The holiday season is a busy one for just about every industry. Retail, healthcare, financial and creative roles are at an all time high as consumers bustle through digital and physical purchasing. Meanwhile, workers are just as interested in hustling, taking on additional, temporary work for extra income. In 2015, the US retail industry alone made 738,800 hires. With an increase in digital purchasing, transportation and warehouse employment in 2015 increased by 200,500 between November and December.
The Challenge with Contingent
Hiring more contingent workers to cover the temporary rise in production and traffic comes with challenge. This is especially true during the holiday season. For one, most of the newly hired contingent employees are temporary, which means they might only be grasping the processes and culture just in time for their contract to end. Meanwhile, tenured staff and management is balancing busyness with showing these workers the ropes.
Whether you believe you have contingent workforce management down pat or not doesn’t change how important it is to keep striving for the best. This is a reflection on your brand for clients/customers and employees of the present and future. The employees might be contingent, but your reputation is anything but seasonal or temporary. Luckily, the answer to managing a motivated and satisfied contingent workforce is one word: appreciation. Of course, showing appreciation isn’t simple, but it is possible.
Use these mgmt. tips as contingent workers flow through the doors during the holidays:
We can’t give you an entire management plan in one article, but here are a couple quick tips to consider:
Never Overlook Onboarding and Training
Contracted, freelanced, part-time… whatever the classification, your new hire needs an introduction to your organization, including the mission and values. These details are critical to providing inspiration to every employee and can up the motivation when shifts get a little overwhelming.
Be Clear with Contract Parameters
How any new partnership begins is telling in how the rest of the relationship will go. Employment depends on the give and take of both the employee and employer, so being clear on what the agreement entails is crucial. No professional wants to be surprised with misaligned expectations. This is especially true in the case of a temp-to-hire position where specific performance is expected within a determined timeframe. However, it’s just as important that the temporary contracted employees can know when to expect their scheduling to end.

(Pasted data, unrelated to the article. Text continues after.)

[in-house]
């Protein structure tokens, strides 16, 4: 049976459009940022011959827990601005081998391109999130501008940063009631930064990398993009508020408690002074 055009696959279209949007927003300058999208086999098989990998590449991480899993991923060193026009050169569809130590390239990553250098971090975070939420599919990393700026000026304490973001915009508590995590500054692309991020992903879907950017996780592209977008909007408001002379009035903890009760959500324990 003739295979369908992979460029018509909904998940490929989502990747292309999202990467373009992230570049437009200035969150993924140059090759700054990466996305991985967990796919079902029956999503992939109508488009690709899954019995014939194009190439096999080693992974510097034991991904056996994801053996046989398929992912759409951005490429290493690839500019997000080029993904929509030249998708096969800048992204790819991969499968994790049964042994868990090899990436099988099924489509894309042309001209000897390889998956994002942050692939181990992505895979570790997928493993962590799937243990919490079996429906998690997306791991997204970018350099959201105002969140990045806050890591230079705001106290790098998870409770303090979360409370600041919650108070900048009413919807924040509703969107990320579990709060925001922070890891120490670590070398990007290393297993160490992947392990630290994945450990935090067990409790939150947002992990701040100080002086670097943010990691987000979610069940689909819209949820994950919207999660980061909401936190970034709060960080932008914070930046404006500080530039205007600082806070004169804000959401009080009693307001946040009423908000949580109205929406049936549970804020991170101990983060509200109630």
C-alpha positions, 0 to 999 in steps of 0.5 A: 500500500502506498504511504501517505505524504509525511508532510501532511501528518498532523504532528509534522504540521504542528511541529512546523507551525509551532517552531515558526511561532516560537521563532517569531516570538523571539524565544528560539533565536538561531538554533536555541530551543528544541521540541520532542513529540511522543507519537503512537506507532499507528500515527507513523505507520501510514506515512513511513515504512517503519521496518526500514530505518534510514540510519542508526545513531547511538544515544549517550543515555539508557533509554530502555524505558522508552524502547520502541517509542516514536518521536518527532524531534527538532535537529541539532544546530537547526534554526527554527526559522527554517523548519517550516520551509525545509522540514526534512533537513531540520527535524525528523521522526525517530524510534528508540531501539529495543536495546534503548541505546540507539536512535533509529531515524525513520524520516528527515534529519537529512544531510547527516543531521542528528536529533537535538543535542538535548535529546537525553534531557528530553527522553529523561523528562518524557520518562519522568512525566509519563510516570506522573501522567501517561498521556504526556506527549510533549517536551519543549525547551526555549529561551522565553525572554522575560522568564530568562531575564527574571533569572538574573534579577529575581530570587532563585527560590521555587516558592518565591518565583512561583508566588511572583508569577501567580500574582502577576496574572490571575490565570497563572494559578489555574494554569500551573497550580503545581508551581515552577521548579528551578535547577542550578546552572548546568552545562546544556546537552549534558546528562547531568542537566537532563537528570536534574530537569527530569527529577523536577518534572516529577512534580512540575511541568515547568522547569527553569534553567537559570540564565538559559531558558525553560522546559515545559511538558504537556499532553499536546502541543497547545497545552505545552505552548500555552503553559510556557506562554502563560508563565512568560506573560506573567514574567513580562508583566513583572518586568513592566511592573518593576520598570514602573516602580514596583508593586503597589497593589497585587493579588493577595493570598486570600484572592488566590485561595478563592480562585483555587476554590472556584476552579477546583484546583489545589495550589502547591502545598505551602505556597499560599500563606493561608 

Communicate Policies and Time Off
Do not fall under the impression that your contingent worker is willing to fill every shift or work every holiday. Even those hired for seasonal openings will want and should have opportunities for time off. Try to delegate those shifts in a way that leaves everyone feeling like their needs are met, even if it isn’t a first choice. Sometimes it means you will need to work a little longer on the schedule and have a few conversations with employees about finding compromise in staffing availability. Also open the door to employees switching shifts (within reason).
Explain the Contract with Tenured Staff
While most of the contract is legalese and unnecessary for communicating with most employees, it is important management staff is in tune with the details. This will protect both your organization and the contingent worker. Don’t forget to share the basic overview with the contingent workers’ new colleagues. The more communication you provide to your current staff, the more they will understand changes to their routine.
Actually SAY “Thank You!”
Who knew employee appreciation could be as simple as noticing and mentioning a job well done. While this should be a universal tool used by any and every leadership team, it is especially true in the case of a contingent worker who is just getting to know their coworkers and management in the midst of some of the busiest times.
Learn the Worker’s Name
Take the time to know the people supporting your business, no matter how long their contract or how many hours they’re scheduled to work. Employees want to feel connected to their leadership and 54% of employees who feel like they can approach their managers with any question are highly engaged. While you might not have the opportunity to learn a lot, you can definitely nail their first name, which is a small, but impactful detail that will make further communication easier.
An increase in employment doesn’t mean motivation is at an all time high, even for the newly hired contingent worker. As workload expands, it’s important to maintain a level of productivity that means more personnel equals greater output. If something isn’t aligned in your contingent management plan, however, there’s a great deal at risk. Above all, remember to show appreciation for your contingent workers.
Navigating the management of a contingent workforce is challenging enough. Don’t let confusion around compensation keep you from hiring a team you can depend on. Develop a competitive compensation plan with this downloadable 5-step guide.